In Canada, First Nations and Aboriginal peoples have been disproportionately affected by illnesses and adverse social conditions that are the legacies of colonialism and territorial/cultural dislocation. .
Among these is substance dependence. However, current methods for treating substance addictions are of limited success.
Since 2009, the collaborative “Working with Addiction and Stress” project between public health and addiction research institutes at UBC and University of Victoria have launched experimental therapies in addictions medicine.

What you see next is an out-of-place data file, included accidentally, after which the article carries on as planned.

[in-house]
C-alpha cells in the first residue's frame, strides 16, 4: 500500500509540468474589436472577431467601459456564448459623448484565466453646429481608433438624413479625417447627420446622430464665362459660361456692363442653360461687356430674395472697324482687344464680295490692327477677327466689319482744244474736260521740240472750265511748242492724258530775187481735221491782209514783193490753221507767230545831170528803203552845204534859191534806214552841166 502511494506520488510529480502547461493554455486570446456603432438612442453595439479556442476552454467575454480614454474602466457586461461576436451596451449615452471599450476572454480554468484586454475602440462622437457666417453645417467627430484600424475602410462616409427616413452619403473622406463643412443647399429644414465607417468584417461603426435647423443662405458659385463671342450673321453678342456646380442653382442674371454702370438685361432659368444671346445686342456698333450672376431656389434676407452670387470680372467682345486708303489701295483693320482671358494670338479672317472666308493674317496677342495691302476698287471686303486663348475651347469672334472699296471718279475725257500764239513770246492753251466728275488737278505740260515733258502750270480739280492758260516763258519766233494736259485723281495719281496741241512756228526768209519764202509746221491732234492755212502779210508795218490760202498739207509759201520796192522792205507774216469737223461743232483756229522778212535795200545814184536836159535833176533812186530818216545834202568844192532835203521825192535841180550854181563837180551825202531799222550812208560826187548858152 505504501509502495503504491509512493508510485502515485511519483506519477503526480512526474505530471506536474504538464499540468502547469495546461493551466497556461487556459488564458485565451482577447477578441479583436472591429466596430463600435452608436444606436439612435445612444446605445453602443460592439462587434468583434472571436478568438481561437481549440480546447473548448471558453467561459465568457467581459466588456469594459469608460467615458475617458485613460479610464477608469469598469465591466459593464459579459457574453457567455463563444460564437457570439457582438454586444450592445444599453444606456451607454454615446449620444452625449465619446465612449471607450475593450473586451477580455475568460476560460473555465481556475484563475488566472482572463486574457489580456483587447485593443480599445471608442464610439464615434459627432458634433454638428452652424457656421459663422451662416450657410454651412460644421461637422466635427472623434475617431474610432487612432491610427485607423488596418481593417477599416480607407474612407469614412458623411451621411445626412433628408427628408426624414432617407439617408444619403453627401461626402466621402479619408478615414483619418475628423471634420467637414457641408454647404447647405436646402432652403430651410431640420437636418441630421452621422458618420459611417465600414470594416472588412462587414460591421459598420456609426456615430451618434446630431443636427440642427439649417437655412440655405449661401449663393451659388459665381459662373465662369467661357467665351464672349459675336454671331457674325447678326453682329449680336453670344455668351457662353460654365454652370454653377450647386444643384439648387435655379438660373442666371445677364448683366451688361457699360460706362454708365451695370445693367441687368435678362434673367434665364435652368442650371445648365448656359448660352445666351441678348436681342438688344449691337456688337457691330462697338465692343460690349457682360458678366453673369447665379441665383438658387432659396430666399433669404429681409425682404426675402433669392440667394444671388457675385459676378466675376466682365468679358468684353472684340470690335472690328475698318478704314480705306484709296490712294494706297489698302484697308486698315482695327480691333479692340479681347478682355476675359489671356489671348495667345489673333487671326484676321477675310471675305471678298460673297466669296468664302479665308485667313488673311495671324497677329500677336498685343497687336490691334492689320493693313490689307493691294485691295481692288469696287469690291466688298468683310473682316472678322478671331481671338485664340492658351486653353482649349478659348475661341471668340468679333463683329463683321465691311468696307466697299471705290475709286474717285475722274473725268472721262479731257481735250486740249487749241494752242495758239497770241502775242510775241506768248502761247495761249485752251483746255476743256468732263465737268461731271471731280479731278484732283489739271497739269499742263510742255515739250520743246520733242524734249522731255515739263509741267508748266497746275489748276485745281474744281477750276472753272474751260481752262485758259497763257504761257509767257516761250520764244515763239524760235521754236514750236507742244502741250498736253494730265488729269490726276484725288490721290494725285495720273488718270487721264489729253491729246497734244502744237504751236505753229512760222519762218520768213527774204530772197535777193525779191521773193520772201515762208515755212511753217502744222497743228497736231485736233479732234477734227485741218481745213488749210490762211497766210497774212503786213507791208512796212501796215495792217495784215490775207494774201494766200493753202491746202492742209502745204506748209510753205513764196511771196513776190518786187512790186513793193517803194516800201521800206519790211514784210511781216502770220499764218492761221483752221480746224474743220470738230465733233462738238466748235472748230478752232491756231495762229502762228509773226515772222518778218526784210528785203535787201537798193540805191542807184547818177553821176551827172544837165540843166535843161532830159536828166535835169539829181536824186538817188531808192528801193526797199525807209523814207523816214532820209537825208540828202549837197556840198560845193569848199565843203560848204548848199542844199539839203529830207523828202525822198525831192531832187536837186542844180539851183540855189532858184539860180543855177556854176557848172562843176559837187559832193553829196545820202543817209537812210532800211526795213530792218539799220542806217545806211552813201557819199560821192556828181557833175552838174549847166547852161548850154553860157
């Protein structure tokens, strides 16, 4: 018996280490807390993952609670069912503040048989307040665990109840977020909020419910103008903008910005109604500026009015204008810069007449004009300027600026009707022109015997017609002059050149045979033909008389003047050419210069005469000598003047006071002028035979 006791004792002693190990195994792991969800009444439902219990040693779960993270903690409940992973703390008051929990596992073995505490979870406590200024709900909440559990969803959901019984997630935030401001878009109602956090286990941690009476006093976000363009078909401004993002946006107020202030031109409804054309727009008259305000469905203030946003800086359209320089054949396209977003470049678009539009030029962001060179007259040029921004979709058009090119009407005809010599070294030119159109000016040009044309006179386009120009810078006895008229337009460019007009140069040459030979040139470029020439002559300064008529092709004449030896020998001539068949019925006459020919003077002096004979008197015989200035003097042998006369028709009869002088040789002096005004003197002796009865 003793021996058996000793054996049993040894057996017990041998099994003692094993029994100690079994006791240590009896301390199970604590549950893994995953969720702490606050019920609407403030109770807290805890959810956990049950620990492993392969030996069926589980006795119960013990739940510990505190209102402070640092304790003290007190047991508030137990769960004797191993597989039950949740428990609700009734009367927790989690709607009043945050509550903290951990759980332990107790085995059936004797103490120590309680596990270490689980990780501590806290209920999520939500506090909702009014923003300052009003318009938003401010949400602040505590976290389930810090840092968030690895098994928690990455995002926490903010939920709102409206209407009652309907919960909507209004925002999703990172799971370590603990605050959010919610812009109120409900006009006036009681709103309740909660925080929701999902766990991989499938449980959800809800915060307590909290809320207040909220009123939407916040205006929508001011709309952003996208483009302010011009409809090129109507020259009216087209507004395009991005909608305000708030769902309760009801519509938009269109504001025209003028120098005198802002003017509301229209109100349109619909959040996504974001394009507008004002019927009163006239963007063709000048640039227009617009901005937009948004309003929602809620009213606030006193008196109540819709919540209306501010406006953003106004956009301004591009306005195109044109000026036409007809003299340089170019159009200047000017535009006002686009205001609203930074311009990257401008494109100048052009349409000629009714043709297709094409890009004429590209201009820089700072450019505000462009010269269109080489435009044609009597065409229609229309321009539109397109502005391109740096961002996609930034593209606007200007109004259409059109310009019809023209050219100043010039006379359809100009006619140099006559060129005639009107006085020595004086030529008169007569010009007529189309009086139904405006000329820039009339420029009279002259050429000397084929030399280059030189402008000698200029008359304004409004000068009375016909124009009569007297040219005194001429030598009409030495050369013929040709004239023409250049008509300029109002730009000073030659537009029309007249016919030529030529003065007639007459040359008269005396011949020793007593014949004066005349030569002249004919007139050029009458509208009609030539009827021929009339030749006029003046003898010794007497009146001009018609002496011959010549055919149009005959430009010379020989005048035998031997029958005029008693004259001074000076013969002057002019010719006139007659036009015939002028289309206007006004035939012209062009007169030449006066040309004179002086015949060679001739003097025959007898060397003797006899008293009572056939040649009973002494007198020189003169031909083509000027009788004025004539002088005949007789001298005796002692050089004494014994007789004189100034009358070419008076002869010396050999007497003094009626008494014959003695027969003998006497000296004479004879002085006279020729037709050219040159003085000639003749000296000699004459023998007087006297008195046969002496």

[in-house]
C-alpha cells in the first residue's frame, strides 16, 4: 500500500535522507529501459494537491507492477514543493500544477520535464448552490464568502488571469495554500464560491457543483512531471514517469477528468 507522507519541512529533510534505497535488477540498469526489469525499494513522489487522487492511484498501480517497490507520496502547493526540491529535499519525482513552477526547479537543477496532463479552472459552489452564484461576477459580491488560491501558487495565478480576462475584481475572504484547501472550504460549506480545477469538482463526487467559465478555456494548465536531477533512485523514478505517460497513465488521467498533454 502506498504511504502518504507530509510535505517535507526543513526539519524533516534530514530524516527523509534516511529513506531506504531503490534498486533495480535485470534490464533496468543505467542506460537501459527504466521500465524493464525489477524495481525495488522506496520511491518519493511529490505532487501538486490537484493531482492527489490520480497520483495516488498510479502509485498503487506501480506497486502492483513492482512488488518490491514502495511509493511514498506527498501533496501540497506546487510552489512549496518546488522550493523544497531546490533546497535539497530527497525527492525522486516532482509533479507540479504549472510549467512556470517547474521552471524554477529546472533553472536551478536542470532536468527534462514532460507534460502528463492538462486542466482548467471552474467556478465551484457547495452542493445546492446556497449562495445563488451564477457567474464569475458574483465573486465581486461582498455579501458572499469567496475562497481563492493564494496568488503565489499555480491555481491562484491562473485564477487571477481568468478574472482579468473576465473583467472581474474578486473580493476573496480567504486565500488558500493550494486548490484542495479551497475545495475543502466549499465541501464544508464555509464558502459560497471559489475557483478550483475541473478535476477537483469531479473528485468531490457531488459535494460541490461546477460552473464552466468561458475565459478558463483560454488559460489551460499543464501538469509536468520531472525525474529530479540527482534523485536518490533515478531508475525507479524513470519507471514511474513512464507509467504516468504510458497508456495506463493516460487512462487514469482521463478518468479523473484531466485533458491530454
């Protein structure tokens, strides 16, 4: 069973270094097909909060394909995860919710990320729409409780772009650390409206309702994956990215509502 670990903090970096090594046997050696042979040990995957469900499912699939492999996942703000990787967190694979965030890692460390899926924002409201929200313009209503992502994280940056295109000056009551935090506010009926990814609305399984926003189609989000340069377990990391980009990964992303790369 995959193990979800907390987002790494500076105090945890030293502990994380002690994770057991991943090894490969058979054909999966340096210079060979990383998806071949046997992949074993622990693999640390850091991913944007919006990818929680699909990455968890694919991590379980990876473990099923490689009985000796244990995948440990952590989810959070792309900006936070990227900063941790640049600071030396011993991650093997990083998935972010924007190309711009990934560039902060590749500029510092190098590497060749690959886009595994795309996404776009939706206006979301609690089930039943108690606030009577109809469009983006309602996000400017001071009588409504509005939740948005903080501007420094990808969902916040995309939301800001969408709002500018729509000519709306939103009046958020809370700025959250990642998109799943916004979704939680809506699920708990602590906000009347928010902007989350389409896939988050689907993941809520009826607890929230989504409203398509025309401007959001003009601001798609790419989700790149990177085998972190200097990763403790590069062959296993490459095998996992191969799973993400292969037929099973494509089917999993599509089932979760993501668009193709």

In this study, they cooperated with a BC First Nations band to host a retreat featuring four days of group counselling and two traditional ayahuasca ceremonies for 12 First Nations participants with psychological and behavioral issues related to substance use. They found that the ceremony participants showed statistically significant (p
Although cannabis and opiate use did not decline, alcohol, tobacco, and cocaine use was reduced over the six-month follow-up (see 2nd pic). This project paves the way for future research on the potential of ayahuasca-assisted therapies for decreasing personal suffering and social costs associated with addiction.